Before watching the film I thought two things:

1. Well, I am Christian, so despite the macabre, will I find anything in the film moving me?
2. Jews had very difficult history, full of persecutions organized by Christians, so perhaps their protest against this film stems from their oversensitive nature.

But even it is true, we- Christians- never should treat this touchiness as a “next Jewish sin’. We are responsible for this kind of reaction. But really this protest can be only partly - if at all - explained as “Jewish oversensitiveness’.

There is simple principle among people: if I harmed anybody and then want to reconcile, I avoid any behaviors, which could renew the conflict between us. Mel Gibson didn´t show this minimum of tact and decency for Jews. There are several scenes in the film neither from Gospels nor historical, which places Jews in very bad light.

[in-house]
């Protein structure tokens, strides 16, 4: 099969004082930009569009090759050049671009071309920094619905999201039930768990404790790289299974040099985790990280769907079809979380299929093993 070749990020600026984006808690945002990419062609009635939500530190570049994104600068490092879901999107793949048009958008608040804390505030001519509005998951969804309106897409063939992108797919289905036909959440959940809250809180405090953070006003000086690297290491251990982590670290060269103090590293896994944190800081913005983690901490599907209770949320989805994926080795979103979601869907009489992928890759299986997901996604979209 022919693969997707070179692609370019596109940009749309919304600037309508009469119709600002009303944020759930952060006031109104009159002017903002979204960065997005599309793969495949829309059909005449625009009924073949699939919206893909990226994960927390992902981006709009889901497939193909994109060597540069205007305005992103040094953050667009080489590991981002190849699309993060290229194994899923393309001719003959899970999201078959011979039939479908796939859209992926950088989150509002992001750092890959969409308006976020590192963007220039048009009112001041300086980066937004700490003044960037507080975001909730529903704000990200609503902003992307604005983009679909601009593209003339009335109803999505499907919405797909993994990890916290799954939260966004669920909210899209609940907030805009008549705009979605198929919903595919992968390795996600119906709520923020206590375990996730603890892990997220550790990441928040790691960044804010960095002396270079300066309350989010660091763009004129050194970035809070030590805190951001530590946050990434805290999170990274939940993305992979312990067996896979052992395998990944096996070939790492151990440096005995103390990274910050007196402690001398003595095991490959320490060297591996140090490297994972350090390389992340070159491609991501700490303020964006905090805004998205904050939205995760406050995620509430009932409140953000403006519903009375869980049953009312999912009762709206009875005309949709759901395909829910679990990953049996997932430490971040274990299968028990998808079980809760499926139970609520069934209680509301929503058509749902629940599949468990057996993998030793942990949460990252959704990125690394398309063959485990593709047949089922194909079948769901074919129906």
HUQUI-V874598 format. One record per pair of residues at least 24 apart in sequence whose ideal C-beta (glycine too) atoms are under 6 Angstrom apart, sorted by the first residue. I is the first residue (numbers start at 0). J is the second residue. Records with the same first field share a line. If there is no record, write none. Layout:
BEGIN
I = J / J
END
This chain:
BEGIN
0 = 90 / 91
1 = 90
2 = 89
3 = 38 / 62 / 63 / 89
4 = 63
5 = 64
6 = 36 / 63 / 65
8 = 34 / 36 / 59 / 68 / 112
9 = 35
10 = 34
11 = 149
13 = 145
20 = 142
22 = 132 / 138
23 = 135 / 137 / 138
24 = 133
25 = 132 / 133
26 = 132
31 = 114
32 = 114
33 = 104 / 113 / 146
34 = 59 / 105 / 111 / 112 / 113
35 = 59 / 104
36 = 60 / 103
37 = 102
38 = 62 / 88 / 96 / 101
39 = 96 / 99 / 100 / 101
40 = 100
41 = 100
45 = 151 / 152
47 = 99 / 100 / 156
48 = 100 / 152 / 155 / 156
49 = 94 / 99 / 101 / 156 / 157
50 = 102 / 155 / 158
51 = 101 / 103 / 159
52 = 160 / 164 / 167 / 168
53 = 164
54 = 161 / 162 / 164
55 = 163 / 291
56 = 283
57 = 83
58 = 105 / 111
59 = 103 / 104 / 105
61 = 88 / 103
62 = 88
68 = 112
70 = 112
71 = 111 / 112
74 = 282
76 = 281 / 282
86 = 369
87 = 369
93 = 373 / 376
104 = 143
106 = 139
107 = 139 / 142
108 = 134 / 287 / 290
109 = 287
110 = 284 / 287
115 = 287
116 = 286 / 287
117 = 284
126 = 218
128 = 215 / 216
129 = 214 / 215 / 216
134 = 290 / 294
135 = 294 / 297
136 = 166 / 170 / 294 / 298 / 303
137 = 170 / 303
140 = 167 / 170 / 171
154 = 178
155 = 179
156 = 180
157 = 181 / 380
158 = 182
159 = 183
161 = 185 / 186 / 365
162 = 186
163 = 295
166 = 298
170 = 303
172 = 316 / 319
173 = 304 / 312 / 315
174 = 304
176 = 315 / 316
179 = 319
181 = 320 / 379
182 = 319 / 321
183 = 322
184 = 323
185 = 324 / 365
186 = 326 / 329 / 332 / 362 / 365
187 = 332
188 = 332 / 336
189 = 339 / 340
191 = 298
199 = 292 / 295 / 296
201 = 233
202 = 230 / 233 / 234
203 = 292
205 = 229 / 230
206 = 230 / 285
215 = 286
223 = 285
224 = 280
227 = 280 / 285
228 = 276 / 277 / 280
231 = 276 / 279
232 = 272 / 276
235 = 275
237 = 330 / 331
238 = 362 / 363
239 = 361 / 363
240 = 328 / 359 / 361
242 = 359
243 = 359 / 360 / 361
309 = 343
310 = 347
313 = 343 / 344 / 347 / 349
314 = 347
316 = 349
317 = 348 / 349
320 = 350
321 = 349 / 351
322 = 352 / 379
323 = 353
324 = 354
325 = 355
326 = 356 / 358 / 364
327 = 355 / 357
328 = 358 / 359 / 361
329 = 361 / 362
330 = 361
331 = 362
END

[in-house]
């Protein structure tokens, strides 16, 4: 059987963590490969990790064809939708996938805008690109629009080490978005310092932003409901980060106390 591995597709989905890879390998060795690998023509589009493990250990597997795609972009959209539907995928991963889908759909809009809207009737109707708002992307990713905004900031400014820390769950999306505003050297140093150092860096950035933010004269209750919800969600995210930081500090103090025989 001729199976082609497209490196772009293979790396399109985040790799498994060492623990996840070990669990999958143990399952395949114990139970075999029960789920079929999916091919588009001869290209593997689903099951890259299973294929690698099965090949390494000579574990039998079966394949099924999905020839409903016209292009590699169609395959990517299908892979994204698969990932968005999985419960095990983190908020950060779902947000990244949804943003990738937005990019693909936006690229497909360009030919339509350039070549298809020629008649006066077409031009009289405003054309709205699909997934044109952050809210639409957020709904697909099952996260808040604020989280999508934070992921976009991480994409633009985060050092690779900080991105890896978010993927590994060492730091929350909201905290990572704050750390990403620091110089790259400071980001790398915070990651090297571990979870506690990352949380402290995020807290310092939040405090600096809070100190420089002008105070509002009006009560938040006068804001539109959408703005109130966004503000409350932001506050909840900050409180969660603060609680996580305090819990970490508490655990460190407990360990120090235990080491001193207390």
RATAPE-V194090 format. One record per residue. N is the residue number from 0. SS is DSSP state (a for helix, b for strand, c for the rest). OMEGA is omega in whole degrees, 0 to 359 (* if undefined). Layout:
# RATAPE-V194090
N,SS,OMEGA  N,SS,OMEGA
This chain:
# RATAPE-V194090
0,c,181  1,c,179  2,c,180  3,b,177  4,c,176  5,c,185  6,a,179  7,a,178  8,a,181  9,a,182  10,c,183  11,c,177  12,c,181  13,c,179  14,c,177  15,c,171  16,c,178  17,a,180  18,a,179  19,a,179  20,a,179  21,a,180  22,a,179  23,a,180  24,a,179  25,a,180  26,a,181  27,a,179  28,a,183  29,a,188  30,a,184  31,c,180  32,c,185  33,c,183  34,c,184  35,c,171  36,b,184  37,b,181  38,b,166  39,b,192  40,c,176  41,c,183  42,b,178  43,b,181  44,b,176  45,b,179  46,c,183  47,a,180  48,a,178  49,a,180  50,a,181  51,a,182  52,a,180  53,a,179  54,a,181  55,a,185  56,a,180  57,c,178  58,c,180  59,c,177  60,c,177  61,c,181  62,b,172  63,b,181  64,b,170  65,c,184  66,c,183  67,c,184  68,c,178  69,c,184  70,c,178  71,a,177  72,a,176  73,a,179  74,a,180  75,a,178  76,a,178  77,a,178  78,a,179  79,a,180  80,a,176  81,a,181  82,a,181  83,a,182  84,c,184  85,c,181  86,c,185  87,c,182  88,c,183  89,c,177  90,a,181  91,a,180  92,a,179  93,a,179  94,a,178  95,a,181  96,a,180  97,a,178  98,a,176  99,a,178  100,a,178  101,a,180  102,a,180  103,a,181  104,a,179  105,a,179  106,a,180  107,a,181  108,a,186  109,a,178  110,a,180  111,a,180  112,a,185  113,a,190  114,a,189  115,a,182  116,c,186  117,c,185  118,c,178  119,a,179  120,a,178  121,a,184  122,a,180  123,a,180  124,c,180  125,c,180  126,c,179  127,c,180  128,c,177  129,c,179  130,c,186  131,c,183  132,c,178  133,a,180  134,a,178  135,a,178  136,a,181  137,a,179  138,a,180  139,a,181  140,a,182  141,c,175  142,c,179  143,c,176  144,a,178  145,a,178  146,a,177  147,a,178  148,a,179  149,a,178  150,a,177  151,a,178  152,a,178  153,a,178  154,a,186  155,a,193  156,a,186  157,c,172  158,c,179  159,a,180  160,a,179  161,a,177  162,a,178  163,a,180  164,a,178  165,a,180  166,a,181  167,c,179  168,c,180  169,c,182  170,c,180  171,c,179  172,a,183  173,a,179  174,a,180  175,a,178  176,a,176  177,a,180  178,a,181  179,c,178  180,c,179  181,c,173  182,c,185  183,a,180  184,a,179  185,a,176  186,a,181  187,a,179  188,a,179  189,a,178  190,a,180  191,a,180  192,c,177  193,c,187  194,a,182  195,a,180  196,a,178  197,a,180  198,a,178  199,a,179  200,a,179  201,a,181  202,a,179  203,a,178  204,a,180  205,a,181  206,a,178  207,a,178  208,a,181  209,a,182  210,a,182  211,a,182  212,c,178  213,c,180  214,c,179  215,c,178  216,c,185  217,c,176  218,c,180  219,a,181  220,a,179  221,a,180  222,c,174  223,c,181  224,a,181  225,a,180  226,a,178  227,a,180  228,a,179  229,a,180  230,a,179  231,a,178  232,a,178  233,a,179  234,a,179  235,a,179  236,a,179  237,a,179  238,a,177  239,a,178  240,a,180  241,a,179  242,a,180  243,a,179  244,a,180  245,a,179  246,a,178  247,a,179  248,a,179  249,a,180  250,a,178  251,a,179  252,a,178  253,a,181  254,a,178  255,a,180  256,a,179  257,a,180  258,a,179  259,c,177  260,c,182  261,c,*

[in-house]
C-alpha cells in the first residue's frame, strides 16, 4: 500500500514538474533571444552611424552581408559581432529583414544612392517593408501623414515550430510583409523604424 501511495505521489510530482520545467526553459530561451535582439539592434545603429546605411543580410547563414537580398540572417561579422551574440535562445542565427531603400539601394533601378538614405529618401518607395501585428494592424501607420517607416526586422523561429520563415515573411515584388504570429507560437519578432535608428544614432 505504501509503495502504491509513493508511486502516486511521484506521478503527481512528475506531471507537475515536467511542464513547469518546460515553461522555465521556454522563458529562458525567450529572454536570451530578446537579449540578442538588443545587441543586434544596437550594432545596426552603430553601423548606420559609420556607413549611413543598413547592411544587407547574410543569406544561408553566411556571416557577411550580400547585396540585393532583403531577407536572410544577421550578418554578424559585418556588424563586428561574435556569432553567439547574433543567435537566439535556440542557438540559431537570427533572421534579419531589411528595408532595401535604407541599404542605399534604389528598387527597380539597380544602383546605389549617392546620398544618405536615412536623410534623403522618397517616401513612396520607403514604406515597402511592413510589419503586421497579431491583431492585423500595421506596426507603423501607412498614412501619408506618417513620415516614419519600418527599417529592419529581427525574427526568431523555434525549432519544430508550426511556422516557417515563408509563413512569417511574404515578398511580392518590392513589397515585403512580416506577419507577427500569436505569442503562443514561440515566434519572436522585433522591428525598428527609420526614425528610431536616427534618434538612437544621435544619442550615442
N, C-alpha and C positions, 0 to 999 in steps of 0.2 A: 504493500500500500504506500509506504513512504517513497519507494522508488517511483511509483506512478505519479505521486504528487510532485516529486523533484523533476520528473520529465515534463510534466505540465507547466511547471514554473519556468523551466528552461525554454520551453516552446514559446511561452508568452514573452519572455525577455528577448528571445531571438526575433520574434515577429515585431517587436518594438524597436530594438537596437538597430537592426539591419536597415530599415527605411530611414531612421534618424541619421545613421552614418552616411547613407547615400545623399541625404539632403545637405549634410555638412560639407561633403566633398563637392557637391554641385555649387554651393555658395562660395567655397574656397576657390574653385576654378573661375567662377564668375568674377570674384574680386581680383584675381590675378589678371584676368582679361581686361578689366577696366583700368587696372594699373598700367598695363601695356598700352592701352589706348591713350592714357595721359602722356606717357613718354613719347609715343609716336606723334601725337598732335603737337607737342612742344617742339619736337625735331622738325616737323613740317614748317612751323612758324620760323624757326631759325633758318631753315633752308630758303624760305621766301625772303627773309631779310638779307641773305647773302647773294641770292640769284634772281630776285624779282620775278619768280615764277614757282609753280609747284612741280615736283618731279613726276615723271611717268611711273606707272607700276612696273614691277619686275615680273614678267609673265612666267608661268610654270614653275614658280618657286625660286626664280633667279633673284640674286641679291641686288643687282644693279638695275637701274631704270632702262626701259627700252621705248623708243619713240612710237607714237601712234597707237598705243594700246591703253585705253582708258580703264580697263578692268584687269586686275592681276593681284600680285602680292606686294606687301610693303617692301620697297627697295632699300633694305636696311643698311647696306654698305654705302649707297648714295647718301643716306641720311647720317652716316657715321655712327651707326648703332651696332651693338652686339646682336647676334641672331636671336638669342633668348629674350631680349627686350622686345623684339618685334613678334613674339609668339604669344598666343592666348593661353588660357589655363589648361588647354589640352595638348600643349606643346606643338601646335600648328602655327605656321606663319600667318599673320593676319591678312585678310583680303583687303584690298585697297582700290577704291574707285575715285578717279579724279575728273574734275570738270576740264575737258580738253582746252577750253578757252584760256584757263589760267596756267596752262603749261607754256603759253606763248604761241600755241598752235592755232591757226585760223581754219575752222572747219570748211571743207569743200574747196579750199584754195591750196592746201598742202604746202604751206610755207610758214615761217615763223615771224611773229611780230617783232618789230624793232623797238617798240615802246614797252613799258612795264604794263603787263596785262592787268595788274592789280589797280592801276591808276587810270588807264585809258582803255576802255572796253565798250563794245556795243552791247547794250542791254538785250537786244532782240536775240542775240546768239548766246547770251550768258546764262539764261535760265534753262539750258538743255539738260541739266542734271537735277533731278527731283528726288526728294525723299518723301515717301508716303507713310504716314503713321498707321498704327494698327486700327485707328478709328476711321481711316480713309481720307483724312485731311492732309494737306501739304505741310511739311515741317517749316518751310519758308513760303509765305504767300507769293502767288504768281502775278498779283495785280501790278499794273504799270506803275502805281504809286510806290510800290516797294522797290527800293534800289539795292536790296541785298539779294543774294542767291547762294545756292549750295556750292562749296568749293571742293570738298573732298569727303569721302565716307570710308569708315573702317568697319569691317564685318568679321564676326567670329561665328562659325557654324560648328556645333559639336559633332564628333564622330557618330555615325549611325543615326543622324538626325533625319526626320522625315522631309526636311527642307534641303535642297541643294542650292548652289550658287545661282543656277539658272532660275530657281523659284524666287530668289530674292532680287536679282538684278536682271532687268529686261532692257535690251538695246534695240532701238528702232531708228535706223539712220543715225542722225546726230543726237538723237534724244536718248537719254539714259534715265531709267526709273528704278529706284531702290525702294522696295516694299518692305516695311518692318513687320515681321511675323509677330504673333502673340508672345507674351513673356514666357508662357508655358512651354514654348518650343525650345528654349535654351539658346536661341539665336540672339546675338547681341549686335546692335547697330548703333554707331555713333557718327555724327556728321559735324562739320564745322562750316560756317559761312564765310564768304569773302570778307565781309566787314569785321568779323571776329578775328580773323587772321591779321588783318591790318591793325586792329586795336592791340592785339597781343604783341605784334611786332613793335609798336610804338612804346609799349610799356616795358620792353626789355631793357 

The whole community of those times, Jews and Romans, were uncivilized, bordering on parody. Romans like in the cartoon about Asterix and Obelix: idiots with a smile of fool on their faces. In this film, Jews are not only uncivilized but also demonized. I had an impression that the film was based on the medieval idea about Jews - as demonic beings. The film doesn´t show Jesus´ death as the redemption but rather as an act of murder, committed by demonic Jews and barbaric Romans. Among the Jewish community we see only bad priests with their eyes narrowed hatefully to little gaps, or someone mentally ill or crazy. Jesus is plundered of his Jewish identity. We see him in several scenes according to not biblical but Gibson´s idea for example as a carpenter who invented modern kitchen table, but we do not see him even once in the Temple, reading Torah.